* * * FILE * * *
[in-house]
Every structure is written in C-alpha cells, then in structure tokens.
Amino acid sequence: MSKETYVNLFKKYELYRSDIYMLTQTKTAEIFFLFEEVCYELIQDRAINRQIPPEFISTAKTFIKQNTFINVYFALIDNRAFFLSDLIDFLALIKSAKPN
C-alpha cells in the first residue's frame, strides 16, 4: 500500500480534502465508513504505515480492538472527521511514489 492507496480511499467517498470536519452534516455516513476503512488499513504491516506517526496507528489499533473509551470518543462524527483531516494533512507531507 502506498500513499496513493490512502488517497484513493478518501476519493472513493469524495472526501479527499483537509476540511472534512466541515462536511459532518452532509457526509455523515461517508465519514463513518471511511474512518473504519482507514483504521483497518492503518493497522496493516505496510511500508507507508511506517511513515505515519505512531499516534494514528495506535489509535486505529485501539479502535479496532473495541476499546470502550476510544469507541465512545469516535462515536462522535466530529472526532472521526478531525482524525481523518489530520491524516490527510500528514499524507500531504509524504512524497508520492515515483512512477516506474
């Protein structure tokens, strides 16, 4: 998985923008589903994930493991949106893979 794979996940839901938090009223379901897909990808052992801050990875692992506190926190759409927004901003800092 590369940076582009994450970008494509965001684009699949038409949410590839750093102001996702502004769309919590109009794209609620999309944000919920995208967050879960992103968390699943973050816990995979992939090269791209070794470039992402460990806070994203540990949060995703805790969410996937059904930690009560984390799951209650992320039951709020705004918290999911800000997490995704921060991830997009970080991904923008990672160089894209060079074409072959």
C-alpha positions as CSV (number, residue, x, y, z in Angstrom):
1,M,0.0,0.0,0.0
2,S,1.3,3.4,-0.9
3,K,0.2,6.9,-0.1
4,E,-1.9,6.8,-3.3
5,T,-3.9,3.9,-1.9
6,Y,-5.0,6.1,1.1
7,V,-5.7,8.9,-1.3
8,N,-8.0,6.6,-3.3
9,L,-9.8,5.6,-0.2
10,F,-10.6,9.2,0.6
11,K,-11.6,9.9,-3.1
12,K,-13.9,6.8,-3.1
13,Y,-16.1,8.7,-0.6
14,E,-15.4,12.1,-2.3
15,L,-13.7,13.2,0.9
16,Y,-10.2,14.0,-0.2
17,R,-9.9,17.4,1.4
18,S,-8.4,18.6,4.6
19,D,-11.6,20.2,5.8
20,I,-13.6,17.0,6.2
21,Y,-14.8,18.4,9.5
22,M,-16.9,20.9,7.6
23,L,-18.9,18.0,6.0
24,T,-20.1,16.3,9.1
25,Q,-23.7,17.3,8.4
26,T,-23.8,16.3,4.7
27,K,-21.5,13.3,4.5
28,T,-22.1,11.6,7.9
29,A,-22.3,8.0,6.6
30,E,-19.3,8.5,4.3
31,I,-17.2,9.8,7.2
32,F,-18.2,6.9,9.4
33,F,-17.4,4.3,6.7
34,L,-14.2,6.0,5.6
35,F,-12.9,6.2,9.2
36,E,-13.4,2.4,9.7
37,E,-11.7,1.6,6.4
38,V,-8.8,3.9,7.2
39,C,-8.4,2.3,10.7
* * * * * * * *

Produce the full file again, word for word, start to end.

[in-house]
Every structure is written in C-alpha cells, then in structure tokens.
Amino acid sequence: MSKETYVNLFKKYELYRSDIYMLTQTKTAEIFFLFEEVCYELIQDRAINRQIPPEFISTAKTFIKQNTFINVYFALIDNRAFFLSDLIDFLALIKSAKPN
C-alpha cells in the first residue's frame, strides 16, 4: 500500500480534502465508513504505515480492538472527521511514489 492507496480511499467517498470536519452534516455516513476503512488499513504491516506517526496507528489499533473509551470518543462524527483531516494533512507531507 502506498500513499496513493490512502488517497484513493478518501476519493472513493469524495472526501479527499483537509476540511472534512466541515462536511459532518452532509457526509455523515461517508465519514463513518471511511474512518473504519482507514483504521483497518492503518493497522496493516505496510511500508507507508511506517511513515505515519505512531499516534494514528495506535489509535486505529485501539479502535479496532473495541476499546470502550476510544469507541465512545469516535462515536462522535466530529472526532472521526478531525482524525481523518489530520491524516490527510500528514499524507500531504509524504512524497508520492515515483512512477516506474
């Protein structure tokens, strides 16, 4: 998985923008589903994930493991949106893979 794979996940839901938090009223379901897909990808052992801050990875692992506190926190759409927004901003800092 590369940076582009994450970008494509965001684009699949038409949410590839750093102001996702502004769309919590109009794209609620999309944000919920995208967050879960992103968390699943973050816990995979992939090269791209070794470039992402460990806070994203540990949060995703805790969410996937059904930690009560984390799951209650992320039951709020705004918290999911800000997490995704921060991830997009970080991904923008990672160089894209060079074409072959």
C-alpha positions as CSV (number, residue, x, y, z in Angstrom):
1,M,0.0,0.0,0.0
2,S,1.3,3.4,-0.9
3,K,0.2,6.9,-0.1
4,E,-1.9,6.8,-3.3
5,T,-3.9,3.9,-1.9
6,Y,-5.0,6.1,1.1
7,V,-5.7,8.9,-1.3
8,N,-8.0,6.6,-3.3
9,L,-9.8,5.6,-0.2
10,F,-10.6,9.2,0.6
11,K,-11.6,9.9,-3.1
12,K,-13.9,6.8,-3.1
13,Y,-16.1,8.7,-0.6
14,E,-15.4,12.1,-2.3
15,L,-13.7,13.2,0.9
16,Y,-10.2,14.0,-0.2
17,R,-9.9,17.4,1.4
18,S,-8.4,18.6,4.6
19,D,-11.6,20.2,5.8
20,I,-13.6,17.0,6.2
21,Y,-14.8,18.4,9.5
22,M,-16.9,20.9,7.6
23,L,-18.9,18.0,6.0
24,T,-20.1,16.3,9.1
25,Q,-23.7,17.3,8.4
26,T,-23.8,16.3,4.7
27,K,-21.5,13.3,4.5
28,T,-22.1,11.6,7.9
29,A,-22.3,8.0,6.6
30,E,-19.3,8.5,4.3
31,I,-17.2,9.8,7.2
32,F,-18.2,6.9,9.4
33,F,-17.4,4.3,6.7
34,L,-14.2,6.0,5.6
35,F,-12.9,6.2,9.2
36,E,-13.4,2.4,9.7
37,E,-11.7,1.6,6.4
38,V,-8.8,3.9,7.2
39,C,-8.4,2.3,10.7